The Information Privacy Act 2014 (ACT), including the Territory Privacy Principles, will commence on 1 September 2014.

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Advice to the private sector

The OAIC worked collaboratively with business and not-for-profits to promote an understanding and acceptance of the new privacy laws and APPs. During 2013–14, the OAIC provided advice to private sector entities on a variety of matters.

APP 7 and communications between general practitioners and patients

APP 7 introduced new obligations for organisations, including healthcare providers, around direct marketing. Advice from the OAIC was sought on the application of APP 7 to communications between health practitioners and their patients.

The OAIC advised that some health practitioner communication activities may meet the definition of direct marketing (the use and/or disclosure of personal information to communicate directly with an individual to promote goods and services).

Public reporting of payments to healthcare providers

Medicines Australia sought advice from the OAIC about the privacy implications of a proposed transparency measure that would involve public reporting about pharmaceutical companies' payments and other transfers of value to individual healthcare professionals. The OAIC advised on a number of aspects of the proposal, including the distinction between primary and secondary purposes of collection, exceptions permitting the use and disclosure of personal information for a secondary purpose, consent issues, and adoption, use and disclosure of government related identifiers. The OAIC also provided advice to the Australian Medical Association about the proposal.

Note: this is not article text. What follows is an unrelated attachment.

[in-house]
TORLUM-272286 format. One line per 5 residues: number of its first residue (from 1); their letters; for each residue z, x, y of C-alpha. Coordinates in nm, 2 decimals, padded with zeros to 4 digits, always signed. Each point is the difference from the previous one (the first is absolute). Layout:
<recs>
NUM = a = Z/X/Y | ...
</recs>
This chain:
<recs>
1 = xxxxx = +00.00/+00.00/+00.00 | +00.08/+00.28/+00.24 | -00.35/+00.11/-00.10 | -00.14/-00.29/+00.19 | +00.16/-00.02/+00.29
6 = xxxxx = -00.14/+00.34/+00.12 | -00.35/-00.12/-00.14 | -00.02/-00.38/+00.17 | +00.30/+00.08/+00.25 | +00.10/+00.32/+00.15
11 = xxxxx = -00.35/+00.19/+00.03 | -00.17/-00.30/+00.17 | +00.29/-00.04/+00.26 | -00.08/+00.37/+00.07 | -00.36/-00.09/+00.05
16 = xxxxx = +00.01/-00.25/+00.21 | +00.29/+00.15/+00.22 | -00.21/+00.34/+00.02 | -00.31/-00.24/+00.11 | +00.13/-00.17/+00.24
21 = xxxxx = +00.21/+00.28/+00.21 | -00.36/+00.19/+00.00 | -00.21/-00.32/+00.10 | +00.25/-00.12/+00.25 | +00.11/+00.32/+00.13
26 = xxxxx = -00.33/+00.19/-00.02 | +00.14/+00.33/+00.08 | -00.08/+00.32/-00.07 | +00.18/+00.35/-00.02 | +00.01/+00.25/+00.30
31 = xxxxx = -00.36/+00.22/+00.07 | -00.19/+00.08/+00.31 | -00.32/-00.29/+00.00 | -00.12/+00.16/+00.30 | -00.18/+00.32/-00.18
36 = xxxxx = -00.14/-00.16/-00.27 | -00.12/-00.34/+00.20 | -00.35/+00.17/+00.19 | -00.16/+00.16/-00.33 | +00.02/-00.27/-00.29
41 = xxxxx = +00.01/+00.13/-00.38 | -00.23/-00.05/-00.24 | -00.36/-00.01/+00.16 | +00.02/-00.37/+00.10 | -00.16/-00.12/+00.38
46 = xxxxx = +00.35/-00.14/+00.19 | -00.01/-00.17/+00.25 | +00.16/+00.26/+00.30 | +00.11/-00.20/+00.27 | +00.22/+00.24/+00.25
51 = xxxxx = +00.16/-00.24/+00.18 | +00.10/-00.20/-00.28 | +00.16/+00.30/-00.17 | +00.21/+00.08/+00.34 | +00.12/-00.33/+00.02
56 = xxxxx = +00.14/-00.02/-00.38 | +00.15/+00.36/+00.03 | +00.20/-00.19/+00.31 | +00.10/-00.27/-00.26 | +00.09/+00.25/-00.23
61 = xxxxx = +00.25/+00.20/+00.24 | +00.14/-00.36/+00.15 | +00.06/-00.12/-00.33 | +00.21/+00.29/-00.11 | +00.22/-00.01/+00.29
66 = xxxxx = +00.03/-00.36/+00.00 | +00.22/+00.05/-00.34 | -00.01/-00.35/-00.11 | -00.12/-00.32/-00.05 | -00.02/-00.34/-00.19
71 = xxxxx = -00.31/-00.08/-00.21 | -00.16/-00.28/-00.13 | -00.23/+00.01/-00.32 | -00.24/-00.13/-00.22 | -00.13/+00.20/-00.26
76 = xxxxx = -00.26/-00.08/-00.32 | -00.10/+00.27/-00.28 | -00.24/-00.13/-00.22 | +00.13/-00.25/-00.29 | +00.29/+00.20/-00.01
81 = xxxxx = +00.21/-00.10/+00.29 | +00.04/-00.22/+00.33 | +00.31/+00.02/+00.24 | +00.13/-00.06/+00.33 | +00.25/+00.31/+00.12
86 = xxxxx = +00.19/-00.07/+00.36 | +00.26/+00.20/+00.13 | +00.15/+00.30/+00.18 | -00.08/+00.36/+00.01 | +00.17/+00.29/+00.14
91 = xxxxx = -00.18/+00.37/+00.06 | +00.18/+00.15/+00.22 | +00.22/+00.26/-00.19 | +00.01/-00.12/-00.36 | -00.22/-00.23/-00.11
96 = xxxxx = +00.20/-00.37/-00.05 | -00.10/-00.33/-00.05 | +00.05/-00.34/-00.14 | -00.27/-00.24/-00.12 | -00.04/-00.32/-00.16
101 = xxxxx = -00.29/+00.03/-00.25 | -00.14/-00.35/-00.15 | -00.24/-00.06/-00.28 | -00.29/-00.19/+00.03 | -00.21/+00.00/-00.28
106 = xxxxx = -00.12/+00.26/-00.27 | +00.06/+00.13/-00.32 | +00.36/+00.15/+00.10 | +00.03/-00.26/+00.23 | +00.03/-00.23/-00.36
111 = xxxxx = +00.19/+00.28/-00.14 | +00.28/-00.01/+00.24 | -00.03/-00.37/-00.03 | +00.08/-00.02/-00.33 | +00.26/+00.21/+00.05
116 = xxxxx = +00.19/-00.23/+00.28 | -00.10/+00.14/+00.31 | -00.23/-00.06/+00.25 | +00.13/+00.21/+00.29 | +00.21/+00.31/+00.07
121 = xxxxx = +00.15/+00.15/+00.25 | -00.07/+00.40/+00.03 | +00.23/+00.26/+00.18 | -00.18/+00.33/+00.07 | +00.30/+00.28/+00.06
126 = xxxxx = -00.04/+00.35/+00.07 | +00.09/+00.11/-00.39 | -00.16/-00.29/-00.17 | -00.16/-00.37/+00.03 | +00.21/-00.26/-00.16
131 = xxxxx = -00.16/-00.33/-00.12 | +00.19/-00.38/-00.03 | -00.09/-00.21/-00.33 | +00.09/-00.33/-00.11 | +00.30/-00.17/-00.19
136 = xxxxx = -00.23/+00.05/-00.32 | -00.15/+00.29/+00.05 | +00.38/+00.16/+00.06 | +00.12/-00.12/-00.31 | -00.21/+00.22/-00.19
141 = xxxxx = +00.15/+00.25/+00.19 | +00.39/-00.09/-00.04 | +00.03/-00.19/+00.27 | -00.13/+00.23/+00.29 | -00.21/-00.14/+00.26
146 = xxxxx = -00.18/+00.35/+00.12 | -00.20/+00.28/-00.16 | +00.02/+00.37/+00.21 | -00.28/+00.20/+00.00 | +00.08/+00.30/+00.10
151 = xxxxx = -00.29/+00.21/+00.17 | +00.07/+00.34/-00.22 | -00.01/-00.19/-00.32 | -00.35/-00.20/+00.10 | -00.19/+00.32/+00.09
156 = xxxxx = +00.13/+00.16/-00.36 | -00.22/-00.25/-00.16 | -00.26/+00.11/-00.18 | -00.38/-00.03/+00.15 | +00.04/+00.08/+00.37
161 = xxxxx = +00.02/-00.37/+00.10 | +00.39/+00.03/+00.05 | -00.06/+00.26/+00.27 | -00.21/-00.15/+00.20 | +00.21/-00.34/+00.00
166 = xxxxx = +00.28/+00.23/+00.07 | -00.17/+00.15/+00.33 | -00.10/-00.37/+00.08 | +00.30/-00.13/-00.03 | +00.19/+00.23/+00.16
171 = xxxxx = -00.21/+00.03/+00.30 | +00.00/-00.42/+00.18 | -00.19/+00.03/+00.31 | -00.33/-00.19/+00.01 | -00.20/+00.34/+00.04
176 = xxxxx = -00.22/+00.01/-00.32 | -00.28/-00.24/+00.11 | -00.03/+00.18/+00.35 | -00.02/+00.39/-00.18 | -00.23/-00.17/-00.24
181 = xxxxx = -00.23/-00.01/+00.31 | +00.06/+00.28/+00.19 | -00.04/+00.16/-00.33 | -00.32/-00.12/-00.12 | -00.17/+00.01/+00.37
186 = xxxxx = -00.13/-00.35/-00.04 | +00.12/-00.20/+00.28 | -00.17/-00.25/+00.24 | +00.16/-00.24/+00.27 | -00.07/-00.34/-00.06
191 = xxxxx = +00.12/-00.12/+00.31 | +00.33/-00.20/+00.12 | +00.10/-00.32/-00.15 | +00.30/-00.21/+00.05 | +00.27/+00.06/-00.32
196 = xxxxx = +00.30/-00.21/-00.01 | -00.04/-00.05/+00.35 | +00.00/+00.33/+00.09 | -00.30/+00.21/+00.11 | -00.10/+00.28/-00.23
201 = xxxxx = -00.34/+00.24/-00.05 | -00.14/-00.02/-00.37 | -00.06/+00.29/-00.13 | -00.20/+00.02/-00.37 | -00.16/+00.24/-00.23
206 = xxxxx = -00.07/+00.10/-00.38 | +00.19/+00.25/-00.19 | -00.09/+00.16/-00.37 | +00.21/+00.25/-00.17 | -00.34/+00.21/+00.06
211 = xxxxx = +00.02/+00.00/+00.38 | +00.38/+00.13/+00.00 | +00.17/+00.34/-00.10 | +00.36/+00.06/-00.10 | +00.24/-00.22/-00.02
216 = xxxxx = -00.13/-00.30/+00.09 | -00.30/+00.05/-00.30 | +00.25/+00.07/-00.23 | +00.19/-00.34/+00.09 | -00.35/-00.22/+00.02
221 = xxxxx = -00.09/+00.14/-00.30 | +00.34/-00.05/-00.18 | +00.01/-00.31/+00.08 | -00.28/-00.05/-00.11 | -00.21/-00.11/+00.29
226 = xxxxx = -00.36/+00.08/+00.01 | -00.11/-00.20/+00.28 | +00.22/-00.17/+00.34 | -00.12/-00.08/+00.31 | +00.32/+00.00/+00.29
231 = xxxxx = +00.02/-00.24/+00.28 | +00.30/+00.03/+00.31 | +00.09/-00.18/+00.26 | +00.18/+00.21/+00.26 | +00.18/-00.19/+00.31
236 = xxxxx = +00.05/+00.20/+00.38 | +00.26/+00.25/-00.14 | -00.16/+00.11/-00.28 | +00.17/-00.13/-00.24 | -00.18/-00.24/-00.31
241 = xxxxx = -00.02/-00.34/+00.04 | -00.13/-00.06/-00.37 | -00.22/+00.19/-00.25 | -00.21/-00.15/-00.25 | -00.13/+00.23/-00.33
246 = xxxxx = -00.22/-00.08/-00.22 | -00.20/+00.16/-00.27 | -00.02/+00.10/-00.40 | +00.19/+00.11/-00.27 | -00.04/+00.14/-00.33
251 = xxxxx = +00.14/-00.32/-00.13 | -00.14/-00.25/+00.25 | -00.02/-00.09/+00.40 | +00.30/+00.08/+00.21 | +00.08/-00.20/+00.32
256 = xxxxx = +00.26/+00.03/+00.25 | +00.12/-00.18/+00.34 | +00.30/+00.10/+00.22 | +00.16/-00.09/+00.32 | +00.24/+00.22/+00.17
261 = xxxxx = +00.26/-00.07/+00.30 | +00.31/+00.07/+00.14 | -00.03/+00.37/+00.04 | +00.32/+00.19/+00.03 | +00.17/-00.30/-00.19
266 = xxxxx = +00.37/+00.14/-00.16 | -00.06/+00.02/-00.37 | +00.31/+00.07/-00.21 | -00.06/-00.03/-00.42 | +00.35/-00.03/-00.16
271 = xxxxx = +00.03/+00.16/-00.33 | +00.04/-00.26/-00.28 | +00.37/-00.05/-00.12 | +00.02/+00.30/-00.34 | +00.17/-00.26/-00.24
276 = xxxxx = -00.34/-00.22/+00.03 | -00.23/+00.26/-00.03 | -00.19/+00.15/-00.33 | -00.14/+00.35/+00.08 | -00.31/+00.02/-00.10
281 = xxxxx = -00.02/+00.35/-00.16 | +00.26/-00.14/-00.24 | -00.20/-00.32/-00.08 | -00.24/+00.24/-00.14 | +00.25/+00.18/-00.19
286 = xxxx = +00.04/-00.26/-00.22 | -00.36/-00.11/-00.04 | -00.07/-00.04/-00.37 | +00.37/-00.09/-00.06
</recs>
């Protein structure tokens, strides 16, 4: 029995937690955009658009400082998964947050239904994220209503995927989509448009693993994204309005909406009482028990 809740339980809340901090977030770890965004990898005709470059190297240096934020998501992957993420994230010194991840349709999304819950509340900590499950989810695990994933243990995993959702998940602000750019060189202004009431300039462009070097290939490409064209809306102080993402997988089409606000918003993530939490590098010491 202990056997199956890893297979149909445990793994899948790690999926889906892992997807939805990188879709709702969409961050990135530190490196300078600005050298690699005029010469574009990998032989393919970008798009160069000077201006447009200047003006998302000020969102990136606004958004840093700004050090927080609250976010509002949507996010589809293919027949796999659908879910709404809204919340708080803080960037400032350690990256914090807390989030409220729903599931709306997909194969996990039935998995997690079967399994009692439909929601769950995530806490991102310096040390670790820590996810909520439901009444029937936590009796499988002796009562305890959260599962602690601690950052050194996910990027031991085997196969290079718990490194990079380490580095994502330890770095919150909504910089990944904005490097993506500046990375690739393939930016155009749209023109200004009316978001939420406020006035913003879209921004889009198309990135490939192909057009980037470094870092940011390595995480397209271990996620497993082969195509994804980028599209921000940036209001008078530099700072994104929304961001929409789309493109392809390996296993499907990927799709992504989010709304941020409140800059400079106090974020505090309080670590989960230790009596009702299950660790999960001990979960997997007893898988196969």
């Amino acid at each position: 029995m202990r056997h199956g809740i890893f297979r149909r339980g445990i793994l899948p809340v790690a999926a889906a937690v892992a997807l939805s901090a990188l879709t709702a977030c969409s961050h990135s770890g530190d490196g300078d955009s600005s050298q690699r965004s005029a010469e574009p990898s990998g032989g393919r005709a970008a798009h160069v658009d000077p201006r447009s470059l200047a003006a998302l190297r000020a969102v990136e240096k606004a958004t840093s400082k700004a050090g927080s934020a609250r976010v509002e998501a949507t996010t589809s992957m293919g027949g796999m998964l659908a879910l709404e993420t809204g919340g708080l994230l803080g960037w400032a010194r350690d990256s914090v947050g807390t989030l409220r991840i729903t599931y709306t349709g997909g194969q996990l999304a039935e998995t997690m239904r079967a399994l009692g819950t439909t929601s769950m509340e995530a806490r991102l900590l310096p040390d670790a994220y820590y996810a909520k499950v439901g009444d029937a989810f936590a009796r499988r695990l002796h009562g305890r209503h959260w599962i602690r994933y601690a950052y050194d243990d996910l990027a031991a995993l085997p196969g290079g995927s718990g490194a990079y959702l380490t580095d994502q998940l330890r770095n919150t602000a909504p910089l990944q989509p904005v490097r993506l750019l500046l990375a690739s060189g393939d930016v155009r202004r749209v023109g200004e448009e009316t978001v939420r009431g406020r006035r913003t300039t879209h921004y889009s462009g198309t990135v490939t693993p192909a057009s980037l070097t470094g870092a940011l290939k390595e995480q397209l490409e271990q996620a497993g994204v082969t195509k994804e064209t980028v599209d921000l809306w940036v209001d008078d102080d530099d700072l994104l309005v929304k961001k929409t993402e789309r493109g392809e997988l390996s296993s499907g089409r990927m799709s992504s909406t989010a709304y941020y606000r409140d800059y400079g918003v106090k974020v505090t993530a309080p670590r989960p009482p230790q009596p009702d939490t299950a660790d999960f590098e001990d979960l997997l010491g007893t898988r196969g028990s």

During the course of 2013–14, the OAIC continued its engagement with Google on the development of the Google Glass wearable computing device. Previously the OAIC, in conjunction with other national privacy regulators, wrote to Google to raise privacy issues about the development of Google Glass. Specifically, the signatories asked Google to address concerns about what information Google collects through Google Glass, what information it shares with third parties and what privacy safeguards Google and application developers are putting in place.

In 2013–14, the OAIC's interaction with Google included an opportunity for the Privacy Commissioner to participate in a demonstration of Google Glass. The OAIC also received briefings from Google regarding products in development and new products during the course of 2013–14. In the course of these briefings, the OAIC provided verbal comments to help Google achieve better privacy practice.


The OAIC received regular briefings from Facebook in 2013–14 regarding new products and products in development. In the course of these briefings, the OAIC provided verbal comments to help Facebook achieve better privacy practice.

Advice to small business on credit reporting laws

Following recent changes to Australia's credit reporting laws, the OAIC received a number of enquiries about the definition and obligations of a 'credit provider' in the Privacy Act.